The human cost of the climate crisis will hit harder, broader and sooner than previously believed, according to a study showing that one billion people will be displaced or forced to endure unbearable heat for every additional 1 ° C rise in global temperature.
In the worst-case scenario of accelerating emissions, areas that currently host a third of the world's population will be as hot as the hottest parts of the Sahara 50 years from now, the newspaper warns. Even in the most optimistic outlook, 1.2 billion people will be left out of the comfortable "climate niche" in which humans have thrived for at least 6,000 years.
The study authors said they were "shocked" and "shocked" by the findings because they didn't expect our species to be so vulnerable.
“The numbers are staggering. I literally did a double take when I first saw them, ”said Tim Lenton of the University of Exeter. “I previously studied climate tipping points, which are generally considered apocalyptic. But this hit harder at home. This puts the threat in very human terms. "
Rather than viewing climate change as a problem of physics or economics, the paper, published in the Proceedings of the National Academy of Sciences, examines how it affects human habitat.
The vast majority of humanity has always lived in regions where average annual temperatures are around 6C (43F) to 28C (82F), which is ideal for human health and food production. But this sweet spot is shifting and shrinking as a result of man-made global warming, leading more people to what the authors describe as "almost impossible to live in" extreme heat.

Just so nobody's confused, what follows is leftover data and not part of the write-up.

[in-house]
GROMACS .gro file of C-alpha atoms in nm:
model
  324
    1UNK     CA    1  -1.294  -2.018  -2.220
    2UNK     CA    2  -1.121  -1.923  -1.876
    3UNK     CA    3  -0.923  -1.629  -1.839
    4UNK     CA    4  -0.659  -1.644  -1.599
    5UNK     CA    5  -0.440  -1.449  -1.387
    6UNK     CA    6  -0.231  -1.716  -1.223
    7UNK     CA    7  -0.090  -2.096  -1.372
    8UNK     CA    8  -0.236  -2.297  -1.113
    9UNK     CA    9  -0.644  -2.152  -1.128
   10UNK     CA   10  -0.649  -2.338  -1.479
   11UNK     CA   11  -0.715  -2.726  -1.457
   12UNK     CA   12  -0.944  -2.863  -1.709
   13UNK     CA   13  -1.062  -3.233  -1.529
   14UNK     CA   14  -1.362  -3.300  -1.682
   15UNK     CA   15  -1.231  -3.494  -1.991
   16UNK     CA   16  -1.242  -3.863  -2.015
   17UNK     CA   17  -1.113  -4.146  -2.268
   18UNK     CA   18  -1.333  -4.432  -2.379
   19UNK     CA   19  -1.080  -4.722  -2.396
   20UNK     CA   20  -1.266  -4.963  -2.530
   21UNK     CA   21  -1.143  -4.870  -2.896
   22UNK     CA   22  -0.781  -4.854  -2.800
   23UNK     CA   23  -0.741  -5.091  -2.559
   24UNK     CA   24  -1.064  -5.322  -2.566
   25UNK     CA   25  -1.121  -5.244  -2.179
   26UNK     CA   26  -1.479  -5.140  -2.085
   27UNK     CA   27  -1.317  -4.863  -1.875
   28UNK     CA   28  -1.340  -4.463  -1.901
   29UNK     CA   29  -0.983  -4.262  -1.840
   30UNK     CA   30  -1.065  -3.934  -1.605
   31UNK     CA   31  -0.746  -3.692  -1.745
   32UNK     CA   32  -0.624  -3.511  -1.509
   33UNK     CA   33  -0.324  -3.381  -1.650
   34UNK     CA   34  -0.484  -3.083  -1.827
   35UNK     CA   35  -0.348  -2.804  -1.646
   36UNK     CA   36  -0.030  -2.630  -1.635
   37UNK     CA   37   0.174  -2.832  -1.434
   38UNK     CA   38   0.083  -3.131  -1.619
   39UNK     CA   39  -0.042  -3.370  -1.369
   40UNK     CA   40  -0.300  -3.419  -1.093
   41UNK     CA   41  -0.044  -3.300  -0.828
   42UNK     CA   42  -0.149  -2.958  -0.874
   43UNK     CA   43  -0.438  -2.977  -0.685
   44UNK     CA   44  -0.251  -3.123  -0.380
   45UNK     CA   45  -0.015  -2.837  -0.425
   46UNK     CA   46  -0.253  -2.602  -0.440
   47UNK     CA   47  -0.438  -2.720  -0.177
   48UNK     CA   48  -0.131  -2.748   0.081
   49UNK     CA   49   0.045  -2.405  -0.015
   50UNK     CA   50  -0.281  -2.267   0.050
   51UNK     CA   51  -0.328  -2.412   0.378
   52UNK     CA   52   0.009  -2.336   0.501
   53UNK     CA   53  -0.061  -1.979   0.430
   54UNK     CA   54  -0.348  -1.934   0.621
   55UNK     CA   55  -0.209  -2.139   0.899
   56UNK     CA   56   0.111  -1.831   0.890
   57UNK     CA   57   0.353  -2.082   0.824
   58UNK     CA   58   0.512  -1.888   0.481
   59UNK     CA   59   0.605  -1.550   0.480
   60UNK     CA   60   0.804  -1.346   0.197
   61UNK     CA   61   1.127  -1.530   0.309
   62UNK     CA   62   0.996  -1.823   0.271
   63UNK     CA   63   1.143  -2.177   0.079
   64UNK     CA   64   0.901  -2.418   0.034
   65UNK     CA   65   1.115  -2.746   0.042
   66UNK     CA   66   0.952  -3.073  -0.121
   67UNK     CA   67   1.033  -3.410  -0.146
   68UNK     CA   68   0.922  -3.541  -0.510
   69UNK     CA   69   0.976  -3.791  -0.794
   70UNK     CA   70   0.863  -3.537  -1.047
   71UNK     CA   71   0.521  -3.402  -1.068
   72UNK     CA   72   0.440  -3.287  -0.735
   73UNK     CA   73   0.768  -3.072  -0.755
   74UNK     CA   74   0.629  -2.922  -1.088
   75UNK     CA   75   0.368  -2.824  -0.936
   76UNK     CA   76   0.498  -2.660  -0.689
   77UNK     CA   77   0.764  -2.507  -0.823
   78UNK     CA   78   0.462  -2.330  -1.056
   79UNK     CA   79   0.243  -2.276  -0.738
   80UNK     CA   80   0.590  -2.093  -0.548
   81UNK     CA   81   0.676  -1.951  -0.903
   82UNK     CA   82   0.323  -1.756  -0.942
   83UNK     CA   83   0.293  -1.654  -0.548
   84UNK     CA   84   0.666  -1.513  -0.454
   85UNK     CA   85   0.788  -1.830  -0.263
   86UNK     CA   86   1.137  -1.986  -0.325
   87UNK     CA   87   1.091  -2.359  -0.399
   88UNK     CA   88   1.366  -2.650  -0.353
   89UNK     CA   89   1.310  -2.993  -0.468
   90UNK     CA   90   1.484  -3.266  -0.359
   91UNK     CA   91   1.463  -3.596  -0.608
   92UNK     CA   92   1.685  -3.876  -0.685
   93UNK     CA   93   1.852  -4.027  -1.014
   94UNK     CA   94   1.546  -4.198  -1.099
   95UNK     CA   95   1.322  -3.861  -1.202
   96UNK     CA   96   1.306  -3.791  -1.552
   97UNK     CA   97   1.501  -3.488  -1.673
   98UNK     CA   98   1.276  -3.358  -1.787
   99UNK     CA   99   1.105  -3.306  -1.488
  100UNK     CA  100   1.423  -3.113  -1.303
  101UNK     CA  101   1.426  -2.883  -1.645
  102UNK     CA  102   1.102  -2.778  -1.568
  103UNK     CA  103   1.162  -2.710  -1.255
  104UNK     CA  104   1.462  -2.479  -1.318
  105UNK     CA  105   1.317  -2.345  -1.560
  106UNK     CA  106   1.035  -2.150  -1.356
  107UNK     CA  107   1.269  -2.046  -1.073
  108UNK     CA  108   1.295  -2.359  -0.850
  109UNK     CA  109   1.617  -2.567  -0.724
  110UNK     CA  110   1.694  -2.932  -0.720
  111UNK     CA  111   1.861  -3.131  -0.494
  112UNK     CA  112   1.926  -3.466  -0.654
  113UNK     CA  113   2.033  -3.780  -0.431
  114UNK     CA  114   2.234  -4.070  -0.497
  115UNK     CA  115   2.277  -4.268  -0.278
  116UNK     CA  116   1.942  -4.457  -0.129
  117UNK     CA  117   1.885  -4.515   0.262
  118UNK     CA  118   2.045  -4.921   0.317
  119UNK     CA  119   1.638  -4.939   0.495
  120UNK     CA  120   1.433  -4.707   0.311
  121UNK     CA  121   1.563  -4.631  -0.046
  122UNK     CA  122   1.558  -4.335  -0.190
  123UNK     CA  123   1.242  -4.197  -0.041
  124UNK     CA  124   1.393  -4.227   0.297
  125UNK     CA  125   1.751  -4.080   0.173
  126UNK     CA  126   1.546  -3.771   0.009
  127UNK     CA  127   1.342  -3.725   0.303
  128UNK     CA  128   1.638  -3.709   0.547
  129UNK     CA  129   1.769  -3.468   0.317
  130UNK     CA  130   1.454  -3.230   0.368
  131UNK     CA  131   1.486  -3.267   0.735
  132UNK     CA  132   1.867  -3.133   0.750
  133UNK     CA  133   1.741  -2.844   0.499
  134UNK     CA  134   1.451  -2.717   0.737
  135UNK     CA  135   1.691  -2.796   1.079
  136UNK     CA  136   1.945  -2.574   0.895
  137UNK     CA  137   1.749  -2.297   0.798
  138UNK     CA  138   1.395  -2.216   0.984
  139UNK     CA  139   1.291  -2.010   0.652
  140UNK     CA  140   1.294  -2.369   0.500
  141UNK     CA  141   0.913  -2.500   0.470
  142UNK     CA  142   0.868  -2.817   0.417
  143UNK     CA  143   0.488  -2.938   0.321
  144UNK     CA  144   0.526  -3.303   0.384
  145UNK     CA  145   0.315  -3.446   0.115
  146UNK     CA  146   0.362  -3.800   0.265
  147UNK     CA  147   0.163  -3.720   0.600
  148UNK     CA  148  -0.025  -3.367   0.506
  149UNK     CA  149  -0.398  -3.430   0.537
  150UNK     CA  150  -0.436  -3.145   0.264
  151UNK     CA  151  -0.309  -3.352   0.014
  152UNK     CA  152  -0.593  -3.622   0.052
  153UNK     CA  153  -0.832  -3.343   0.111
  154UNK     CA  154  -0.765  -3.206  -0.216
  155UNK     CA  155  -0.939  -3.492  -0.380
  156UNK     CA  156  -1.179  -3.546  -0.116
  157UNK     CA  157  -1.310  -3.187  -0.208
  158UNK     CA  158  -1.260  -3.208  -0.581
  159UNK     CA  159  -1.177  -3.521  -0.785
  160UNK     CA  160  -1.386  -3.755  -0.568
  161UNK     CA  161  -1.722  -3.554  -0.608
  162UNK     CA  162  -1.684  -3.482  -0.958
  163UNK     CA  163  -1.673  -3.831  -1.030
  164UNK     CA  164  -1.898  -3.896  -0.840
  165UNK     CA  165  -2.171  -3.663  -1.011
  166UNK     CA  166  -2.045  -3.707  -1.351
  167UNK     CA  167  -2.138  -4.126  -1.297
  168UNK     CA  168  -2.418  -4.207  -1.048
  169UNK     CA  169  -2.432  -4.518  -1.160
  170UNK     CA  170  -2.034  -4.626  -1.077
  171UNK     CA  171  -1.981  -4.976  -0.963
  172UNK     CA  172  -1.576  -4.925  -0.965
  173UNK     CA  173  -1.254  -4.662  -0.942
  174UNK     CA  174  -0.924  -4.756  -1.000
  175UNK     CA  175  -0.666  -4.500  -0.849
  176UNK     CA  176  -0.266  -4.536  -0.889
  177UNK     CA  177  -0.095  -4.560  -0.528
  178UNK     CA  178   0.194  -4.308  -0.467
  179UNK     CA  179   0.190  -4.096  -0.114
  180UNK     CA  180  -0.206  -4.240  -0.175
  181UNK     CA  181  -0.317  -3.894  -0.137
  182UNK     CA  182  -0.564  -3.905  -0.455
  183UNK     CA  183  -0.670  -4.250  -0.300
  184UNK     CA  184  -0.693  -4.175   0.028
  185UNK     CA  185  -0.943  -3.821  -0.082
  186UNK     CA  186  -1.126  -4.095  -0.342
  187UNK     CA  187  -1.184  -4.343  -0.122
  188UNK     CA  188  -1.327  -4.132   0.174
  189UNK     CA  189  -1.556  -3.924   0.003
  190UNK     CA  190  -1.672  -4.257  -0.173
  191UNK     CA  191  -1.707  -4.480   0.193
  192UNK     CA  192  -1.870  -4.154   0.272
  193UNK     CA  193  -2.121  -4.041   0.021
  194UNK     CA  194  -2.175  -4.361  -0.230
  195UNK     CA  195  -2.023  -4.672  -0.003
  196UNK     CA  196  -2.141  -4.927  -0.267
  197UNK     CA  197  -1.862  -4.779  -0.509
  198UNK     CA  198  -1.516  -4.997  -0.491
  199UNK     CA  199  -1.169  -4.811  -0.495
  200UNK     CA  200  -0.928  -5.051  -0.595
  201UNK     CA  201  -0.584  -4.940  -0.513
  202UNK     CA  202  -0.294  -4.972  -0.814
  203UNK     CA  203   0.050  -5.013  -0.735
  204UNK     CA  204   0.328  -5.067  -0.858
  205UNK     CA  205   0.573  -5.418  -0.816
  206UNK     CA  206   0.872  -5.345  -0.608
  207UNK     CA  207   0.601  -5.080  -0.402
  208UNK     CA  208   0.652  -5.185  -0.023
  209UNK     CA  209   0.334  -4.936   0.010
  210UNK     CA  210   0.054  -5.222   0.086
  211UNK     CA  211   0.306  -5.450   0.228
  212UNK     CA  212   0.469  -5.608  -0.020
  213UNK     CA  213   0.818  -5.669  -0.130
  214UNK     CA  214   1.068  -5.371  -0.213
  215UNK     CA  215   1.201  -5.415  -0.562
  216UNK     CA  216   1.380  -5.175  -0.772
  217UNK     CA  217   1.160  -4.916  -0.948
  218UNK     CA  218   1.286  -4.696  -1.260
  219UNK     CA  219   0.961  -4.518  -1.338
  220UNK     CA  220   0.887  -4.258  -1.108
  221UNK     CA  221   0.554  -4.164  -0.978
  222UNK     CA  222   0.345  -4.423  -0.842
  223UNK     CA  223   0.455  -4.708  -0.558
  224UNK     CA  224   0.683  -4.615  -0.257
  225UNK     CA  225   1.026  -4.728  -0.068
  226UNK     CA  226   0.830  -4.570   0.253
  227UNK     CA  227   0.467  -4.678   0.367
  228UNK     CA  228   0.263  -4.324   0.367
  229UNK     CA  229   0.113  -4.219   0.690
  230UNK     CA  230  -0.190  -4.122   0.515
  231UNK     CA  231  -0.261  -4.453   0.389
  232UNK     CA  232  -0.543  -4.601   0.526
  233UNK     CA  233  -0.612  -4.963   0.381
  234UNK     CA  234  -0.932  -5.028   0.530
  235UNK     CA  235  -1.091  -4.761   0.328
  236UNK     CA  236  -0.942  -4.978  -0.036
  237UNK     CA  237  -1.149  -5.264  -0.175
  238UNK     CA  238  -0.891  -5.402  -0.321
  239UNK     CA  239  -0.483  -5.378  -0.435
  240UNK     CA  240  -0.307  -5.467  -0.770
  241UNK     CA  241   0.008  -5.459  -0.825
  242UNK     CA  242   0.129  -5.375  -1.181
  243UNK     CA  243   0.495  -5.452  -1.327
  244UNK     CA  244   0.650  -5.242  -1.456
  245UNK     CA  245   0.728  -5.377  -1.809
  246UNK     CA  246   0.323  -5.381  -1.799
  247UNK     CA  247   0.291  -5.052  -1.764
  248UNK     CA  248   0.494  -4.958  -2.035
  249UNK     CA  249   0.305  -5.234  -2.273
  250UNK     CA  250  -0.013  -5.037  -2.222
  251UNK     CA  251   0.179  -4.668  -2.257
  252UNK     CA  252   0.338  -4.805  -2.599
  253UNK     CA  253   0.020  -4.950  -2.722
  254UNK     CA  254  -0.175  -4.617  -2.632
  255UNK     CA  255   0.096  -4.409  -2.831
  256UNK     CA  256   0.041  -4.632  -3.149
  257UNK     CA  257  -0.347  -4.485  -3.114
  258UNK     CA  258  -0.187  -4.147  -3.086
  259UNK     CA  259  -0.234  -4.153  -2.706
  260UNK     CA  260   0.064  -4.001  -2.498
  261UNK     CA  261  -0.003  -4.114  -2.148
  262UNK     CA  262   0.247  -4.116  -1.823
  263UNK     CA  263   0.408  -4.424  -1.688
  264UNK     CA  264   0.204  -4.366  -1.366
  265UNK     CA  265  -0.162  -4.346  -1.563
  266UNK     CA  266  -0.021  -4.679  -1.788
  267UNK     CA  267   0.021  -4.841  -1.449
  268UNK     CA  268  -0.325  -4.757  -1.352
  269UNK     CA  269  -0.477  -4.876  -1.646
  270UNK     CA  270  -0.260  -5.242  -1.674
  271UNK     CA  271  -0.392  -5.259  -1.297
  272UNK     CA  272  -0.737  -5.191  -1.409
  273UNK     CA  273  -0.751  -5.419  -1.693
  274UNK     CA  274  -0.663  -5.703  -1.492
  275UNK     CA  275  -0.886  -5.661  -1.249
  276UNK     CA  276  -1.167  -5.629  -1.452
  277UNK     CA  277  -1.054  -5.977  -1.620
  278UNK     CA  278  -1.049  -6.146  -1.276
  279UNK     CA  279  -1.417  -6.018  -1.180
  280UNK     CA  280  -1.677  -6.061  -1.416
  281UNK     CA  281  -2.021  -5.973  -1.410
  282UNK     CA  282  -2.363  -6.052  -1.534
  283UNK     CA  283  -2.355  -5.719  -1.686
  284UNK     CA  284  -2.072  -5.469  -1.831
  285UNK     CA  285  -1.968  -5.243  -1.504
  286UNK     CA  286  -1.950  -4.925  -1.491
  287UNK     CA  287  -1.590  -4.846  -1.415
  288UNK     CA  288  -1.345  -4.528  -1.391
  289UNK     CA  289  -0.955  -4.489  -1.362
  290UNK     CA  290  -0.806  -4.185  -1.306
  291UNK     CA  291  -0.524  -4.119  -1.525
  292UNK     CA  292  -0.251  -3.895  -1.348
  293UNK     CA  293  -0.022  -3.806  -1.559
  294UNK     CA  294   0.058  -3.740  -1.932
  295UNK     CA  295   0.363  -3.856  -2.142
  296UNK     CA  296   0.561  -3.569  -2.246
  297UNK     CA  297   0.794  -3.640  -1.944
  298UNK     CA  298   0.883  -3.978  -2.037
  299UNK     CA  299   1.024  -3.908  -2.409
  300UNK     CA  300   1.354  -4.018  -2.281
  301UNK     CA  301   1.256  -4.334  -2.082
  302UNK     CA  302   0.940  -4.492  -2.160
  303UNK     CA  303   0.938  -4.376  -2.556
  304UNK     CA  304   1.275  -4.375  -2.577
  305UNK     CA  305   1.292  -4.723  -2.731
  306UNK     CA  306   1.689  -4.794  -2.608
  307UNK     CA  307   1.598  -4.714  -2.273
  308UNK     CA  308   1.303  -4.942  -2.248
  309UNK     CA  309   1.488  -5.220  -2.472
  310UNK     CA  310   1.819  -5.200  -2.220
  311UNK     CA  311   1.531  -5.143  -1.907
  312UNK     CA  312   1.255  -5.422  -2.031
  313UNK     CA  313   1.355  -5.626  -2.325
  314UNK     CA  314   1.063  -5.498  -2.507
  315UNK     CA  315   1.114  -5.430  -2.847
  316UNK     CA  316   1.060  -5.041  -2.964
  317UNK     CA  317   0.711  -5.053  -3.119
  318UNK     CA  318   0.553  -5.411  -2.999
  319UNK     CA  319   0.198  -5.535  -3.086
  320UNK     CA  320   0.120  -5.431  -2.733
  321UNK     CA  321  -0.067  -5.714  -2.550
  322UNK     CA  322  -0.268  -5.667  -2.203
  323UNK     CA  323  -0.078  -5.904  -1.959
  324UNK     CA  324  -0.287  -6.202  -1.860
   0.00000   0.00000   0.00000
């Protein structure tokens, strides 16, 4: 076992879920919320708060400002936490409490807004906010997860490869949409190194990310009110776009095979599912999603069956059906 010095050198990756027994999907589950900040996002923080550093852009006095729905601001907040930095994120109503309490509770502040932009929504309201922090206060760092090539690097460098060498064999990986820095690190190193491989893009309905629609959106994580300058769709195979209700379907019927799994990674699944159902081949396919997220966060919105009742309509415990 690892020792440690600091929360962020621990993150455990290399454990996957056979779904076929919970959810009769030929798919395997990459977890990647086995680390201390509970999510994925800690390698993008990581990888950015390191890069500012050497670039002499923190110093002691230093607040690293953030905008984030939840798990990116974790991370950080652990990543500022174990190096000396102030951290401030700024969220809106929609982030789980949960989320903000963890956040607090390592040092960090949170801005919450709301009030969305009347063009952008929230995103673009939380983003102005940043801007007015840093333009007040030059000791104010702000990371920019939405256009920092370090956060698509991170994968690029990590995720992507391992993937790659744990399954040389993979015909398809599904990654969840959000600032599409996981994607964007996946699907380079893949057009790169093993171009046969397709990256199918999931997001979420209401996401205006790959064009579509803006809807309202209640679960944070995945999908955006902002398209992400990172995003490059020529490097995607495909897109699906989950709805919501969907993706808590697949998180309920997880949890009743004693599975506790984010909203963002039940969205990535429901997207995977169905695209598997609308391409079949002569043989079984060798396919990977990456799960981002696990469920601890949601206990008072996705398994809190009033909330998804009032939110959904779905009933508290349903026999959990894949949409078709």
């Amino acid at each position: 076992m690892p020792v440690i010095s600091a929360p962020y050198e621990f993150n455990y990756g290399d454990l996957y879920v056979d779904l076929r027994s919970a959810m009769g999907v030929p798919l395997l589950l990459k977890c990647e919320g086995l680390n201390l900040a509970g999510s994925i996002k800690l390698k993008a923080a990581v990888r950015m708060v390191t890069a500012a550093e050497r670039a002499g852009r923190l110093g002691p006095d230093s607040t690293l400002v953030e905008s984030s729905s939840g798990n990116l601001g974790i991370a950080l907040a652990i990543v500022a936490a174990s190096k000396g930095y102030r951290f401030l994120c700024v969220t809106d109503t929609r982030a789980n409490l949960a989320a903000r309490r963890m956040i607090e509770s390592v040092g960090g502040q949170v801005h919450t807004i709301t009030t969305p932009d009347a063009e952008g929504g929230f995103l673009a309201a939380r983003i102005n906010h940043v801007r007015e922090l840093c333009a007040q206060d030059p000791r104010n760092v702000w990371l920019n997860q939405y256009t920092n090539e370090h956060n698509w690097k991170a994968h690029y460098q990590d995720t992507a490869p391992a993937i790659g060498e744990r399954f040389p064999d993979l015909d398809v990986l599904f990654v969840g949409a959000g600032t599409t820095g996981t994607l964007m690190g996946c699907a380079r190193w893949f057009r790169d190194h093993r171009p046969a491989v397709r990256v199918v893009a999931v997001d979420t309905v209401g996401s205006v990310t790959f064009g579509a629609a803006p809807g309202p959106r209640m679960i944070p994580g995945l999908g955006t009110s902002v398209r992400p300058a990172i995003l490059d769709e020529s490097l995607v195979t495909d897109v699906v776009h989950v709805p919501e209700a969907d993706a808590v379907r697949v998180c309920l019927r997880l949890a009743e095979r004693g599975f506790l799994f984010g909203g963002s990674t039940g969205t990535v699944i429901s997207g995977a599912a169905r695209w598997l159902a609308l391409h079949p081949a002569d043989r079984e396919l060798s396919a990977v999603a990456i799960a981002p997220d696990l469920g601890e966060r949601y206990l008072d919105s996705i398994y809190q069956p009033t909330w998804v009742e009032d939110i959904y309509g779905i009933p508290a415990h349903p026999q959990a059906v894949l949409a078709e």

Humanity is particularly sensitive because we are focused on the land, which is warming faster than the oceans, and because most of future population growth will occur in already warm regions of Africa and Asia. As a result of these demographic factors, the average human will experience a temperature rise of 7.5 ° C when global temperatures reach 3 ° C, which is forecast towards the end of this century.
At that level, approximately 30% of the world's population would live in extreme heat, defined as an average temperature of 29 ° C (84 ° F). These conditions are extremely rare outside the scorched parts of the Sahara, but global warming of 3C is projected to engulf 1.2 billion people in India, 485 million in Nigeria, and more than 100 million each in Pakistan, Indonesia and Sudan.
This would greatly increase migratory pressures and pose challenges to food production systems.
“I think it's fair to say that average temperatures over 29 ° C cannot be lived. You would have to move or adapt. But there are limits to adaptation. If you have enough money and energy, you can use the air conditioner and get good food and then you can be fine. But that's not the case for most people, "said one of the study's lead authors, Professor Marten Scheffer of Wageningen University.
Scheffer said the study began as a thought experiment. He had previously studied the climatic distribution of rainforests and savannah and wondered what the result would be if he applied the same methodology to humans. “We know that most creatures' habitats are limited by temperature. For example, penguins are only found in cold water and corals only in warm water. But we didn't expect humans to be that sensitive. We consider ourselves very adaptable because we use clothing, heating, and air conditioning. But, in fact, the vast majority of people live, and have always lived, within a climate niche that now moves like never before ”.
"We were impressed by the magnitude," he said, adding: "There will be more changes in the next 50 years than in the last 6,000 years."
The authors said their findings should spur policymakers to accelerate emissions cuts and work together to tackle migration because every degree of preventable warming will save one billion people from falling out of the climate niche of the humanity.
"Clearly, we will need a comprehensive approach to protect our children from the potentially enormous social stresses that the projected change could invoke," said another of the authors, Xu Chi of Nanjing University.